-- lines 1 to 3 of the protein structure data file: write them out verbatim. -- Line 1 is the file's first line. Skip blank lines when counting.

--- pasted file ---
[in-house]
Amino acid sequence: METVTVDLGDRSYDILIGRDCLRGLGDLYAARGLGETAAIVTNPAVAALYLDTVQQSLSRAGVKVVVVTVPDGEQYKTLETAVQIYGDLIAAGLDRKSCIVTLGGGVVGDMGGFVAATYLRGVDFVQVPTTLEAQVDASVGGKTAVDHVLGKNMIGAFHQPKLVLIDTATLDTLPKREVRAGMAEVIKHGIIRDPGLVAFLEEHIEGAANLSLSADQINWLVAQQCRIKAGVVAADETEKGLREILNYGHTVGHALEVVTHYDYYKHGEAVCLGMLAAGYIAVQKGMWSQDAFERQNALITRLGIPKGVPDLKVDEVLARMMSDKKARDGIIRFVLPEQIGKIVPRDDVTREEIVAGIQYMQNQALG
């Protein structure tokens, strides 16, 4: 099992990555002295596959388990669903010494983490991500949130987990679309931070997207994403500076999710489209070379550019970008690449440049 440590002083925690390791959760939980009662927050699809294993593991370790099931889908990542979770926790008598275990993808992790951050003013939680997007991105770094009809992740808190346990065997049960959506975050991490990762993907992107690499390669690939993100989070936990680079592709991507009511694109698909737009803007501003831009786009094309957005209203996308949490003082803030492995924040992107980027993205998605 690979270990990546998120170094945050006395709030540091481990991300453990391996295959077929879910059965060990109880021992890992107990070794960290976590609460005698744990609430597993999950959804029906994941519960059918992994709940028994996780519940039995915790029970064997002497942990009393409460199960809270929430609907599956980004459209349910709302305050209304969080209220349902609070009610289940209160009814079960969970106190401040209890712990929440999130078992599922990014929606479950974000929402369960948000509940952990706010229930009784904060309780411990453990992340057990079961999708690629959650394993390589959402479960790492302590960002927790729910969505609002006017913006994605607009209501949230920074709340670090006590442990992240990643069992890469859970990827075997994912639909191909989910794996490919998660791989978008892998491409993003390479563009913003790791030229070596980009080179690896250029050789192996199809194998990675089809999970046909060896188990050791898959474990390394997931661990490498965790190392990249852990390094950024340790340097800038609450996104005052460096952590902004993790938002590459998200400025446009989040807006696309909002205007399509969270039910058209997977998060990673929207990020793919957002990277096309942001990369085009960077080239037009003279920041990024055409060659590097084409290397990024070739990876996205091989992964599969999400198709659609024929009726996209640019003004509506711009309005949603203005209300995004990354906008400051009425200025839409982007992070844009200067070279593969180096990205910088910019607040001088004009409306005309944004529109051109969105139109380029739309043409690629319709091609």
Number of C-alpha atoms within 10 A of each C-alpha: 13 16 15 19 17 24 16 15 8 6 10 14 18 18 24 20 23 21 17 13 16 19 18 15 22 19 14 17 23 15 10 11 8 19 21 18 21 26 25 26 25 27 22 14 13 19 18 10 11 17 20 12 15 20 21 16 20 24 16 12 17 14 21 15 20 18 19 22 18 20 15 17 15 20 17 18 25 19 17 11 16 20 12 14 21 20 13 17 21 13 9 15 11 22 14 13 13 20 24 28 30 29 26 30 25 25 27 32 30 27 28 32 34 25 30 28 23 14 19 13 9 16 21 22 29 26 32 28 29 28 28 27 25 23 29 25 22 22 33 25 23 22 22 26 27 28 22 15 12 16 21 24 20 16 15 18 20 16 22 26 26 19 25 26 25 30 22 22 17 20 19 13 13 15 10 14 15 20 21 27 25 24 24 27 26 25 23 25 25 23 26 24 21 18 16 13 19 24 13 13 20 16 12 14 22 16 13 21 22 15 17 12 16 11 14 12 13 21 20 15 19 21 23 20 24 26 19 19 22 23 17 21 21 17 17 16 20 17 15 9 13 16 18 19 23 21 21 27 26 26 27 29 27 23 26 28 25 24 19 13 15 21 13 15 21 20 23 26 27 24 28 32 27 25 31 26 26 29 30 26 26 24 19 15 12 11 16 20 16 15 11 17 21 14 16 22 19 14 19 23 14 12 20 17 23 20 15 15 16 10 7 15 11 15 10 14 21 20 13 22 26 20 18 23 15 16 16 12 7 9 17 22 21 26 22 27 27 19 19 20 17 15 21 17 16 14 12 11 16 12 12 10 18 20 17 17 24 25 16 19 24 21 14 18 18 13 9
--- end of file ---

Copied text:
[in-house]
Amino acid sequence: METVTVDLGDRSYDILIGRDCLRGLGDLYAARGLGETAAIVTNPAVAALYLDTVQQSLSRAGVKVVVVTVPDGEQYKTLETAVQIYGDLIAAGLDRKSCIVTLGGGVVGDMGGFVAATYLRGVDFVQVPTTLEAQVDASVGGKTAVDHVLGKNMIGAFHQPKLVLIDTATLDTLPKREVRAGMAEVIKHGIIRDPGLVAFLEEHIEGAANLSLSADQINWLVAQQCRIKAGVVAADETEKGLREILNYGHTVGHALEVVTHYDYYKHGEAVCLGMLAAGYIAVQKGMWSQDAFERQNALITRLGIPKGVPDLKVDEVLARMMSDKKARDGIIRFVLPEQIGKIVPRDDVTREEIVAGIQYMQNQALG
């Protein structure tokens, strides 16, 4: 099992990555002295596959388990669903010494983490991500949130987990679309931070997207994403500076999710489209070379550019970008690449440049 440590002083925690390791959760939980009662927050699809294993593991370790099931889908990542979770926790008598275990993808992790951050003013939680997007991105770094009809992740808190346990065997049960959506975050991490990762993907992107690499390669690939993100989070936990680079592709991507009511694109698909737009803007501003831009786009094309957005209203996308949490003082803030492995924040992107980027993205998605 690979270990990546998120170094945050006395709030540091481990991300453990391996295959077929879910059965060990109880021992890992107990070794960290976590609460005698744990609430597993999950959804029906994941519960059918992994709940028994996780519940039995915790029970064997002497942990009393409460199960809270929430609907599956980004459209349910709302305050209304969080209220349902609070009610289940209160009814079960969970106190401040209890712990929440999130078992599922990014929606479950974000929402369960948000509940952990706010229930009784904060309780411990453990992340057990079961999708690629959650394993390589959402479960790492302590960002927790729910969505609002006017913006994605607009209501949230920074709340670090006590442990992240990643069992890469859970990827075997994912639909191909989910794996490919998660791989978008892998491409993003390479563009913003790791030229070596980009080179690896250029050789192996199809194998990675089809999970046909060896188990050791898959474990390394997931661990490498965790190392990249852990390094950024340790340097800038609450996104005052460096952590902004993790938002590459998200400025446009989040807006696309909002205007399509969270039910058209997977998060990673929207990020793919957002990277096309942001990369085009960077080239037009003279920041990024055409060659590097084409290397990024070739990876996205091989992964599969999400198709659609024929009726996209640019003004509506711009309005949603203005209300995004990354906008400051009425200025839409982007992070844009200067070279593969180096990205910088910019607040001088004009409306005309944004529109051109969105139109380029739309043409690629319709091609």